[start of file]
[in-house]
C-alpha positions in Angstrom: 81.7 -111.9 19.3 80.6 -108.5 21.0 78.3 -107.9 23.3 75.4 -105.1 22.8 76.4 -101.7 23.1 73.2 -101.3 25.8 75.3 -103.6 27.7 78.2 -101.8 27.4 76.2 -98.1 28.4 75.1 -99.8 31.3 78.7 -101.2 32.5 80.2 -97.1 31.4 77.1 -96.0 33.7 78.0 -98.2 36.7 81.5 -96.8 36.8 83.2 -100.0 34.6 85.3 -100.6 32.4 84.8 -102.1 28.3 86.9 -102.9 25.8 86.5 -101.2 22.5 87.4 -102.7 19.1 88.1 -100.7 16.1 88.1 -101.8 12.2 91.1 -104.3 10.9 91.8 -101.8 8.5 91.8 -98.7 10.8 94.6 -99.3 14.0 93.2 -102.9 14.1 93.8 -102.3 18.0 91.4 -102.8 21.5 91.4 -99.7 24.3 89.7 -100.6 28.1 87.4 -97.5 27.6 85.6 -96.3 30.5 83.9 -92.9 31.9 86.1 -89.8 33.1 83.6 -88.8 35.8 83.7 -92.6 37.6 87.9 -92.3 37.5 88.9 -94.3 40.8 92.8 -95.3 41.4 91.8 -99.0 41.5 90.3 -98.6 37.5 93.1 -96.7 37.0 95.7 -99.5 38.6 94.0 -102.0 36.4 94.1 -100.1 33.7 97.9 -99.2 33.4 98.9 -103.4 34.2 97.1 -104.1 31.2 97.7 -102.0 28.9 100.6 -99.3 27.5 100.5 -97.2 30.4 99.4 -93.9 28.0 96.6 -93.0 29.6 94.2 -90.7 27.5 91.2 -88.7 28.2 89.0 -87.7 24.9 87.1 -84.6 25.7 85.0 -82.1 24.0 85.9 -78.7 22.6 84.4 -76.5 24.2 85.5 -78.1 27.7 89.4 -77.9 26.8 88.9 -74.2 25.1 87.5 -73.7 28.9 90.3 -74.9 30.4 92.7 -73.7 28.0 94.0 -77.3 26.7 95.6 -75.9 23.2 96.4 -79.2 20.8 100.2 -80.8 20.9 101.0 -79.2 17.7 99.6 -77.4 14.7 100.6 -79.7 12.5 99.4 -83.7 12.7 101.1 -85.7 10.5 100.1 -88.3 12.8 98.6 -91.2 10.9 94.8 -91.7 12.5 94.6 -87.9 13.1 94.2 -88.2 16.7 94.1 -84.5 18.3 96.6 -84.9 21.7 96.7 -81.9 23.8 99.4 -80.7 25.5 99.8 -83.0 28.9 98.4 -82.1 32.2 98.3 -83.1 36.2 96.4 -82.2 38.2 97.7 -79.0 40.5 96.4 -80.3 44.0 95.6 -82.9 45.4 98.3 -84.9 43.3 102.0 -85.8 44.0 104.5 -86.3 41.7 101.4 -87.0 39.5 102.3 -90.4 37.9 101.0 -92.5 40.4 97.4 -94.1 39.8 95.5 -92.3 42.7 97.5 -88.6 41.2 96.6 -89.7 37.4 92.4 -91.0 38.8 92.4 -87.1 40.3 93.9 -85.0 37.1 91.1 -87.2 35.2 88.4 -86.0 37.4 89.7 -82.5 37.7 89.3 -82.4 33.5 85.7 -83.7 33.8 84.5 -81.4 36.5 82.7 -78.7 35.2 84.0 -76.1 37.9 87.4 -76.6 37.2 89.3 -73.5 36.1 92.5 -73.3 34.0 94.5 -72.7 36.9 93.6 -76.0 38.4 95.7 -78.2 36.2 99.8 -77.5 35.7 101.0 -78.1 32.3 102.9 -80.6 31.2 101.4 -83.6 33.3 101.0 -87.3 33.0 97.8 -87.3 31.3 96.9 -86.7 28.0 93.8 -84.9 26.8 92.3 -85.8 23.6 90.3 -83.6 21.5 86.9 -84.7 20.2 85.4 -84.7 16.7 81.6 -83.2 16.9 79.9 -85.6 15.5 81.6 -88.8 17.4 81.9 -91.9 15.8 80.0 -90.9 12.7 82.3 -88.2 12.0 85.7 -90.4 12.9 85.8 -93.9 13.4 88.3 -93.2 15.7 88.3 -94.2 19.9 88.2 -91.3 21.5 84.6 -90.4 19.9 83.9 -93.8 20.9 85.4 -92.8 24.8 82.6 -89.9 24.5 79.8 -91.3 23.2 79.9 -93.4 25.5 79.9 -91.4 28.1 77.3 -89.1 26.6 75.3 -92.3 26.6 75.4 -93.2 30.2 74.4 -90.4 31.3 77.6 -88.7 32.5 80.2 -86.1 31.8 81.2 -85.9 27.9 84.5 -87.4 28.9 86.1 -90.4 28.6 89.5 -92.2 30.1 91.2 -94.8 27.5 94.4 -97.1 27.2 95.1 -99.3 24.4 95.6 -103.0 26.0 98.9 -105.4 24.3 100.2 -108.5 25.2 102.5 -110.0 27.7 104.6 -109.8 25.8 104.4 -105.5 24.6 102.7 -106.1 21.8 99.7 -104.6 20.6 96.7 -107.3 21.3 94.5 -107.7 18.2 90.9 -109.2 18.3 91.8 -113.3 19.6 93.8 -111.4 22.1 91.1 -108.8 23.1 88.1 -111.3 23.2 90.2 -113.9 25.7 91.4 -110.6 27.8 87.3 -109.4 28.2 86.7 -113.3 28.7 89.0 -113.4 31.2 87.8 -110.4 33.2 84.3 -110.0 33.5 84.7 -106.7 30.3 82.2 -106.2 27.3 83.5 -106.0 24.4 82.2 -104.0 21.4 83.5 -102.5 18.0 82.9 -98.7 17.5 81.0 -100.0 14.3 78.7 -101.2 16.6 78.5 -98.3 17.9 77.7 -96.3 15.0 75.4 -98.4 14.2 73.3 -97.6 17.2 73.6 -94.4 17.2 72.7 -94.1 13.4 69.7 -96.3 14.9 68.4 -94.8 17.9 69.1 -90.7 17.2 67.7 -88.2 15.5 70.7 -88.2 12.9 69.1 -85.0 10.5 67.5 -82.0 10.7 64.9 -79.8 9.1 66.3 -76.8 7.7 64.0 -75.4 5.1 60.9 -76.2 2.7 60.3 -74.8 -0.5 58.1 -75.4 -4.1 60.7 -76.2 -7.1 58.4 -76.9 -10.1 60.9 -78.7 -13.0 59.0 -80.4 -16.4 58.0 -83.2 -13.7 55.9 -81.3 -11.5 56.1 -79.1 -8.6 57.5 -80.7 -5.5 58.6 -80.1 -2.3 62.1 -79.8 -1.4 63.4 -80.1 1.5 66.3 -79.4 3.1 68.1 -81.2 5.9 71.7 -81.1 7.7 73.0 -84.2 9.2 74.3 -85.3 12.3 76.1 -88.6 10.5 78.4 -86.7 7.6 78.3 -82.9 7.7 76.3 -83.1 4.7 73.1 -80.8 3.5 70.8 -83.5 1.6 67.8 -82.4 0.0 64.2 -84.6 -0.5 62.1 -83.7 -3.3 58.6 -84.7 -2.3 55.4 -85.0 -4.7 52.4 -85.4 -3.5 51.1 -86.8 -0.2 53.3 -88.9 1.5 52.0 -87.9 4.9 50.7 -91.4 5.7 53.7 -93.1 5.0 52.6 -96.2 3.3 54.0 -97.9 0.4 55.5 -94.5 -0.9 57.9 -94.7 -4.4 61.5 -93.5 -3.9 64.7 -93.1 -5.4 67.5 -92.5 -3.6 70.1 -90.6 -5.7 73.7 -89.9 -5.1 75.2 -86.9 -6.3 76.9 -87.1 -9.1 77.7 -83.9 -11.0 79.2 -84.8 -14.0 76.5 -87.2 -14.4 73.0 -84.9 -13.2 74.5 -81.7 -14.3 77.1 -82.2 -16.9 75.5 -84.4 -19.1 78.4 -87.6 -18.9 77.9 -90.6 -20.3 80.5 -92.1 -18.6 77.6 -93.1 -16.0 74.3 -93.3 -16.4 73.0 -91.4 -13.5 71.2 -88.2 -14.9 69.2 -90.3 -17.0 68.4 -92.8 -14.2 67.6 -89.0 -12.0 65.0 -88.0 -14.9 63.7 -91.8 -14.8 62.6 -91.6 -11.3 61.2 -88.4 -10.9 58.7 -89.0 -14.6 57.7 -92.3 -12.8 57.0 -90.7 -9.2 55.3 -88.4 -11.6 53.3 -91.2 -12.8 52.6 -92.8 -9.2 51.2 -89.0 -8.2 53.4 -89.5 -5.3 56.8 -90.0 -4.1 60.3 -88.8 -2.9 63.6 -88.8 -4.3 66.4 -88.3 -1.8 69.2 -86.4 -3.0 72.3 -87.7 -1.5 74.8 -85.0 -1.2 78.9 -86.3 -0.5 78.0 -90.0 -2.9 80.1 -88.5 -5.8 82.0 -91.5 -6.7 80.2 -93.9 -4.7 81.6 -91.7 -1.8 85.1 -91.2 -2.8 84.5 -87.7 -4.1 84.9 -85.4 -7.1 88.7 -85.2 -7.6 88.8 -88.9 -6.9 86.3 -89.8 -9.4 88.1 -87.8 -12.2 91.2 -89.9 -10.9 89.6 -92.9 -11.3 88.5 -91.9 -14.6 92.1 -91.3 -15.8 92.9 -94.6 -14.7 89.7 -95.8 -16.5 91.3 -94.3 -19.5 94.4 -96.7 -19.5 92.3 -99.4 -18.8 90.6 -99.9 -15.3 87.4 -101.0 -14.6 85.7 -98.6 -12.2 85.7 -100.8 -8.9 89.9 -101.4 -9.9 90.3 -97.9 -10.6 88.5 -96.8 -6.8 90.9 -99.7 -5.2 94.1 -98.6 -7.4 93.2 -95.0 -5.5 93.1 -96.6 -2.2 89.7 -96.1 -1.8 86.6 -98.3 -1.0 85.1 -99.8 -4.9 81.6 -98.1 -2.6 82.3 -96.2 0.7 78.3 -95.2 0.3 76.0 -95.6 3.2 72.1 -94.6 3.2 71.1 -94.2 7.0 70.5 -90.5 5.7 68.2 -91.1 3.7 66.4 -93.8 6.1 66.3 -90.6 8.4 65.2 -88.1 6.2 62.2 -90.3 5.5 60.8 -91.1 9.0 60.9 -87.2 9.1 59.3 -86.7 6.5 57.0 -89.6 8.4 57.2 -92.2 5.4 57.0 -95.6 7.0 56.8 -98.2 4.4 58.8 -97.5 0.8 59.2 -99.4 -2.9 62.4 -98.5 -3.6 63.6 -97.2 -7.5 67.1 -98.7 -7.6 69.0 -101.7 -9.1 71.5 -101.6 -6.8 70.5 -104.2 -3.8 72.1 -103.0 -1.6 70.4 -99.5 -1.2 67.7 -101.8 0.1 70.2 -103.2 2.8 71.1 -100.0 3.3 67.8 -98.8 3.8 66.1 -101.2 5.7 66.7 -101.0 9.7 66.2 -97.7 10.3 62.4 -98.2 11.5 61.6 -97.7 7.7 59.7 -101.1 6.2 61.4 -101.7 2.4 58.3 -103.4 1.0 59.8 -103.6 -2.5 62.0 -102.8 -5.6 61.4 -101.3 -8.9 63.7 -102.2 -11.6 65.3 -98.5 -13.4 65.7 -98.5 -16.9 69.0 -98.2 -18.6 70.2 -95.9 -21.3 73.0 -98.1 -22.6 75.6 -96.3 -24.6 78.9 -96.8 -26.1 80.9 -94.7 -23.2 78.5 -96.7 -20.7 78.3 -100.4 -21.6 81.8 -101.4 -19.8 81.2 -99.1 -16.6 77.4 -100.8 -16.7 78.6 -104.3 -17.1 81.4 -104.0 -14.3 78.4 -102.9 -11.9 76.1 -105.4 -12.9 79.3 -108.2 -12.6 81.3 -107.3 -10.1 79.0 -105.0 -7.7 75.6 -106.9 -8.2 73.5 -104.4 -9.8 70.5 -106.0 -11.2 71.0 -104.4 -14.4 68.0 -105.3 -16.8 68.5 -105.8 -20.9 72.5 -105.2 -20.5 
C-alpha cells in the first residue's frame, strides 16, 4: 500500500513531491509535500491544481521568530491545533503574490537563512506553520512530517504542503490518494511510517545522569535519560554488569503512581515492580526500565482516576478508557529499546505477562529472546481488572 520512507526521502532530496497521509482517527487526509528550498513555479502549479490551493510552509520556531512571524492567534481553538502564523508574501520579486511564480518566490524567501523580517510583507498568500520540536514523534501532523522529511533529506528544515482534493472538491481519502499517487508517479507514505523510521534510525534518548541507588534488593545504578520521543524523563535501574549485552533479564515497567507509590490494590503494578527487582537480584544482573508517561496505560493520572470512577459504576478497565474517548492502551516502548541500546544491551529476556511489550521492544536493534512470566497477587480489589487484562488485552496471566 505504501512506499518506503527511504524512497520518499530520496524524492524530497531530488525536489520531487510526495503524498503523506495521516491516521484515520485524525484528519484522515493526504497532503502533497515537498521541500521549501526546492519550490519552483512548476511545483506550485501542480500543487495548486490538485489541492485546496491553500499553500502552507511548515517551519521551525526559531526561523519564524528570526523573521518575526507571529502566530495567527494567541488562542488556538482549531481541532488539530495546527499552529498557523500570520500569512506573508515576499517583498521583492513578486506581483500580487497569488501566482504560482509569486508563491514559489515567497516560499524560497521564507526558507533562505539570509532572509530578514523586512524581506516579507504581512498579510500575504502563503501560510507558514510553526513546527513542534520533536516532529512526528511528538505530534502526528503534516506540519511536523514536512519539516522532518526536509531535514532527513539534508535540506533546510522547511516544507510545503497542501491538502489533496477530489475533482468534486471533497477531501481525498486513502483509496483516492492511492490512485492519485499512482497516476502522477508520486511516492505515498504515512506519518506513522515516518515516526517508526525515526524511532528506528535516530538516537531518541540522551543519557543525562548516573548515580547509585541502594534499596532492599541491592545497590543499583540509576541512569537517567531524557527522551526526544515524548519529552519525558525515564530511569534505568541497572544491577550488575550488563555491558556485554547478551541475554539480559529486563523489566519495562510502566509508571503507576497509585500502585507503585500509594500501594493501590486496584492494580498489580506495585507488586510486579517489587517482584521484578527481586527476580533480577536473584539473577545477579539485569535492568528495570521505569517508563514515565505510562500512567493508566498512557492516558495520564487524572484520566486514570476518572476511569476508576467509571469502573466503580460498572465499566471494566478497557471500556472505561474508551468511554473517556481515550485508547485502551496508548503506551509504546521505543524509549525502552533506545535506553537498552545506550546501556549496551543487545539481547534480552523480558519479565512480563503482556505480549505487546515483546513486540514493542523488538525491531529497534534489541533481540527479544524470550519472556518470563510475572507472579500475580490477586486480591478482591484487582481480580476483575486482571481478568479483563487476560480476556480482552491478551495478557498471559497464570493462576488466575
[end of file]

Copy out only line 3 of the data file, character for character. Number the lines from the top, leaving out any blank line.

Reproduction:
C-alpha cells in the first residue's frame, strides 16, 4: 500500500513531491509535500491544481521568530491545533503574490537563512506553520512530517504542503490518494511510517545522569535519560554488569503512581515492580526500565482516576478508557529499546505477562529472546481488572 520512507526521502532530496497521509482517527487526509528550498513555479502549479490551493510552509520556531512571524492567534481553538502564523508574501520579486511564480518566490524567501523580517510583507498568500520540536514523534501532523522529511533529506528544515482534493472538491481519502499517487508517479507514505523510521534510525534518548541507588534488593545504578520521543524523563535501574549485552533479564515497567507509590490494590503494578527487582537480584544482573508517561496505560493520572470512577459504576478497565474517548492502551516502548541500546544491551529476556511489550521492544536493534512470566497477587480489589487484562488485552496471566 505504501512506499518506503527511504524512497520518499530520496524524492524530497531530488525536489520531487510526495503524498503523506495521516491516521484515520485524525484528519484522515493526504497532503502533497515537498521541500521549501526546492519550490519552483512548476511545483506550485501542480500543487495548486490538485489541492485546496491553500499553500502552507511548515517551519521551525526559531526561523519564524528570526523573521518575526507571529502566530495567527494567541488562542488556538482549531481541532488539530495546527499552529498557523500570520500569512506573508515576499517583498521583492513578486506581483500580487497569488501566482504560482509569486508563491514559489515567497516560499524560497521564507526558507533562505539570509532572509530578514523586512524581506516579507504581512498579510500575504502563503501560510507558514510553526513546527513542534520533536516532529512526528511528538505530534502526528503534516506540519511536523514536512519539516522532518526536509531535514532527513539534508535540506533546510522547511516544507510545503497542501491538502489533496477530489475533482468534486471533497477531501481525498486513502483509496483516492492511492490512485492519485499512482497516476502522477508520486511516492505515498504515512506519518506513522515516518515516526517508526525515526524511532528506528535516530538516537531518541540522551543519557543525562548516573548515580547509585541502594534499596532492599541491592545497590543499583540509576541512569537517567531524557527522551526526544515524548519529552519525558525515564530511569534505568541497572544491577550488575550488563555491558556485554547478551541475554539480559529486563523489566519495562510502566509508571503507576497509585500502585507503585500509594500501594493501590486496584492494580498489580506495585507488586510486579517489587517482584521484578527481586527476580533480577536473584539473577545477579539485569535492568528495570521505569517508563514515565505510562500512567493508566498512557492516558495520564487524572484520566486514570476518572476511569476508576467509571469502573466503580460498572465499566471494566478497557471500556472505561474508551468511554473517556481515550485508547485502551496508548503506551509504546521505543524509549525502552533506545535506553537498552545506550546501556549496551543487545539481547534480552523480558519479565512480563503482556505480549505487546515483546513486540514493542523488538525491531529497534534489541533481540527479544524470550519472556518470563510475572507472579500475580490477586486480591478482591484487582481480580476483575486482571481478568479483563487476560480476556480482552491478551495478557498471559497464570493462576488466575